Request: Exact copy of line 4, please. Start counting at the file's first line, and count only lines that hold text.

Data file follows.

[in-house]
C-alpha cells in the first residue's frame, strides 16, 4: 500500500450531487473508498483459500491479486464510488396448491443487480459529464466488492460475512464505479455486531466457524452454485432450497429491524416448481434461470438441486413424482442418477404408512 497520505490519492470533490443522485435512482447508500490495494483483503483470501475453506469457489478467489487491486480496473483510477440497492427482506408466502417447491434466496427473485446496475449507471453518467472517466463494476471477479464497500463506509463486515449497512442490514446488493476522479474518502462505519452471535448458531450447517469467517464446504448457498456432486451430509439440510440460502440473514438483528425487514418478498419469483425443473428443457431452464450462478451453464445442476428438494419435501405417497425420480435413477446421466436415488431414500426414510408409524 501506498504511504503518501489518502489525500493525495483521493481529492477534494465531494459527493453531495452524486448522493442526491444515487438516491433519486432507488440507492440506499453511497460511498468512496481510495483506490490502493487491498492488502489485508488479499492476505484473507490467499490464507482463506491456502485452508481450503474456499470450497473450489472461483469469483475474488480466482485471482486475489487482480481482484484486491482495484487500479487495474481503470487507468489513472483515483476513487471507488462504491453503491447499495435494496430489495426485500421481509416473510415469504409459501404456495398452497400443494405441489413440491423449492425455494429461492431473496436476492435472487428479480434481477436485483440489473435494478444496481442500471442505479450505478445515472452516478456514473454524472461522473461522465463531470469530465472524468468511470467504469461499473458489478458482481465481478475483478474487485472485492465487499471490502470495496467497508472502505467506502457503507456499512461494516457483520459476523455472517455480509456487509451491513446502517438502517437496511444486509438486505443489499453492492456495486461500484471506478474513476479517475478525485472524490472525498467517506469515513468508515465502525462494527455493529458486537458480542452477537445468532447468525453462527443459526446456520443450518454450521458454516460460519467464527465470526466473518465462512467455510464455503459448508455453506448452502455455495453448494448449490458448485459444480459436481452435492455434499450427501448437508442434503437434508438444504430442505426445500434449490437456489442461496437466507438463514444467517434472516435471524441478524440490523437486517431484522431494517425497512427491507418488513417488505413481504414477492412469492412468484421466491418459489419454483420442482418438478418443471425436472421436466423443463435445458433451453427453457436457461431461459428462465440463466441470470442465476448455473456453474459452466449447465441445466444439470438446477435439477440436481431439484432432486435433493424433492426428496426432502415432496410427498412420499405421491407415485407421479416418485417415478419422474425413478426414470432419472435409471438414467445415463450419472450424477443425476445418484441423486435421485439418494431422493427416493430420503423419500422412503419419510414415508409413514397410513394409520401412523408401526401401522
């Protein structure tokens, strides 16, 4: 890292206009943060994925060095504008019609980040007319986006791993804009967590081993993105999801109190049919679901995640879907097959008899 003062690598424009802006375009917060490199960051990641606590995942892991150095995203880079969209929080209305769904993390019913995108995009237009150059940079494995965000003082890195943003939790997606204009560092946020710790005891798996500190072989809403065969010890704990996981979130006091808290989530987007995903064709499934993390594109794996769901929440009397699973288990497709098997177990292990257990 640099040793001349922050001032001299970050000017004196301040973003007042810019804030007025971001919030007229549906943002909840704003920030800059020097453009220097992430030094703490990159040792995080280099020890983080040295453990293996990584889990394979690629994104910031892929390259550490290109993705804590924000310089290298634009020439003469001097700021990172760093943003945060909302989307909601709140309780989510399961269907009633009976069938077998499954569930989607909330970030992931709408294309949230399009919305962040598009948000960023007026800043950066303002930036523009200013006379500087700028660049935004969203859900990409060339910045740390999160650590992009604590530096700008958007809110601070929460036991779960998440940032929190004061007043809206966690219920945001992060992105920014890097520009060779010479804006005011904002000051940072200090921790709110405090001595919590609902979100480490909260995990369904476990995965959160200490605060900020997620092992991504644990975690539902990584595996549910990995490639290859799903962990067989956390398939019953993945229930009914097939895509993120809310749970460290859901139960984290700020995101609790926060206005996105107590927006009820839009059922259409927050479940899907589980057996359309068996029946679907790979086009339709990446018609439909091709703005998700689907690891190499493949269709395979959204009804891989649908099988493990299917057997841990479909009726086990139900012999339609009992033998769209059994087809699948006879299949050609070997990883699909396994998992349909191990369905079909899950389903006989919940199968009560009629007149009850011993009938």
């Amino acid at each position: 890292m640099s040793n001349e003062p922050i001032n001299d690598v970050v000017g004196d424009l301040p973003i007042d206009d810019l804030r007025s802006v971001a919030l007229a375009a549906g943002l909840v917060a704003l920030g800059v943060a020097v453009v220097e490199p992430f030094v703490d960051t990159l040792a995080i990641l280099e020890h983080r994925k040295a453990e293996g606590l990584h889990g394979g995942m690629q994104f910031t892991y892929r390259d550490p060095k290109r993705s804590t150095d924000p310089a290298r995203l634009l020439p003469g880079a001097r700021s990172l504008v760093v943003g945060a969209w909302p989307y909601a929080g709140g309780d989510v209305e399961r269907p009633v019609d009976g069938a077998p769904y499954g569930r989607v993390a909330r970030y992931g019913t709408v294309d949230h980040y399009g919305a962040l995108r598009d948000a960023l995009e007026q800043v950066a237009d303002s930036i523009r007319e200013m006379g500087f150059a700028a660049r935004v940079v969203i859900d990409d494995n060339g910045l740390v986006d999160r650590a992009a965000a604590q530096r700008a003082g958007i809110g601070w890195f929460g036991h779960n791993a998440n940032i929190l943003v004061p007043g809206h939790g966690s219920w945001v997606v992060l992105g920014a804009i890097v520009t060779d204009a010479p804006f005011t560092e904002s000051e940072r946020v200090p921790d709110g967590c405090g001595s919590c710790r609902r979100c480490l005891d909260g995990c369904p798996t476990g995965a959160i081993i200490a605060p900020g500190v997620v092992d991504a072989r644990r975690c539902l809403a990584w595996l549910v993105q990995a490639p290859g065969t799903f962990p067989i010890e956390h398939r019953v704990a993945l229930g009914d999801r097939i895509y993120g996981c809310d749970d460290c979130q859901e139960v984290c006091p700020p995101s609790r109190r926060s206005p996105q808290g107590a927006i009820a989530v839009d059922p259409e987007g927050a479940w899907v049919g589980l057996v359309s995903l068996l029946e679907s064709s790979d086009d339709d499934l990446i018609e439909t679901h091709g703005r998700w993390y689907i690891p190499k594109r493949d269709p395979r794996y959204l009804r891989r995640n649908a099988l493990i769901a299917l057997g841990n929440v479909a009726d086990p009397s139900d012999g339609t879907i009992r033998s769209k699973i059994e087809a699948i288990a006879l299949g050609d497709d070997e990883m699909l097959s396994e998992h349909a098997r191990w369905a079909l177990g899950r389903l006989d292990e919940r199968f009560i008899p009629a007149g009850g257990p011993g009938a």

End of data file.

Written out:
């Amino acid at each position: 890292m640099s040793n001349e003062p922050i001032n001299d690598v970050v000017g004196d424009l301040p973003i007042d206009d810019l804030r007025s802006v971001a919030l007229a375009a549906g943002l909840v917060a704003l920030g800059v943060a020097v453009v220097e490199p992430f030094v703490d960051t990159l040792a995080i990641l280099e020890h983080r994925k040295a453990e293996g606590l990584h889990g394979g995942m690629q994104f910031t892991y892929r390259d550490p060095k290109r993705s804590t150095d924000p310089a290298r995203l634009l020439p003469g880079a001097r700021s990172l504008v760093v943003g945060a969209w909302p989307y909601a929080g709140g309780d989510v209305e399961r269907p009633v019609d009976g069938a077998p769904y499954g569930r989607v993390a909330r970030y992931g019913t709408v294309d949230h980040y399009g919305a962040l995108r598009d948000a960023l995009e007026q800043v950066a237009d303002s930036i523009r007319e200013m006379g500087f150059a700028a660049r935004v940079v969203i859900d990409d494995n060339g910045l740390v986006d999160r650590a992009a965000a604590q530096r700008a003082g958007i809110g601070w890195f929460g036991h779960n791993a998440n940032i929190l943003v004061p007043g809206h939790g966690s219920w945001v997606v992060l992105g920014a804009i890097v520009t060779d204009a010479p804006f005011t560092e904002s000051e940072r946020v200090p921790d709110g967590c405090g001595s919590c710790r609902r979100c480490l005891d909260g995990c369904p798996t476990g995965a959160i081993i200490a605060p900020g500190v997620v092992d991504a072989r644990r975690c539902l809403a990584w595996l549910v993105q990995a490639p290859g065969t799903f962990p067989i010890e956390h398939r019953v704990a993945l229930g009914d999801r097939i895509y993120g996981c809310d749970d460290c979130q859901e139960v984290c006091p700020p995101s609790r109190r926060s206005p996105q808290g107590a927006i009820a989530v839009d059922p259409e987007g927050a479940w899907v049919g589980l057996v359309s995903l068996l029946e679907s064709s790979d086009d339709d499934l990446i018609e439909t679901h091709g703005r998700w993390y689907i690891p190499k594109r493949d269709p395979r794996y959204l009804r891989r995640n649908a099988l493990i769901a299917l057997g841990n929440v479909a009726d086990p009397s139900d012999g339609t879907i009992r033998s769209k699973i059994e087809a699948i288990a006879l299949g050609d497709d070997e990883m699909l097959s396994e998992h349909a098997r191990w369905a079909l177990g899950r389903l006989d292990e919940r199968f009560i008899p009629a007149g009850g257990p011993g009938a």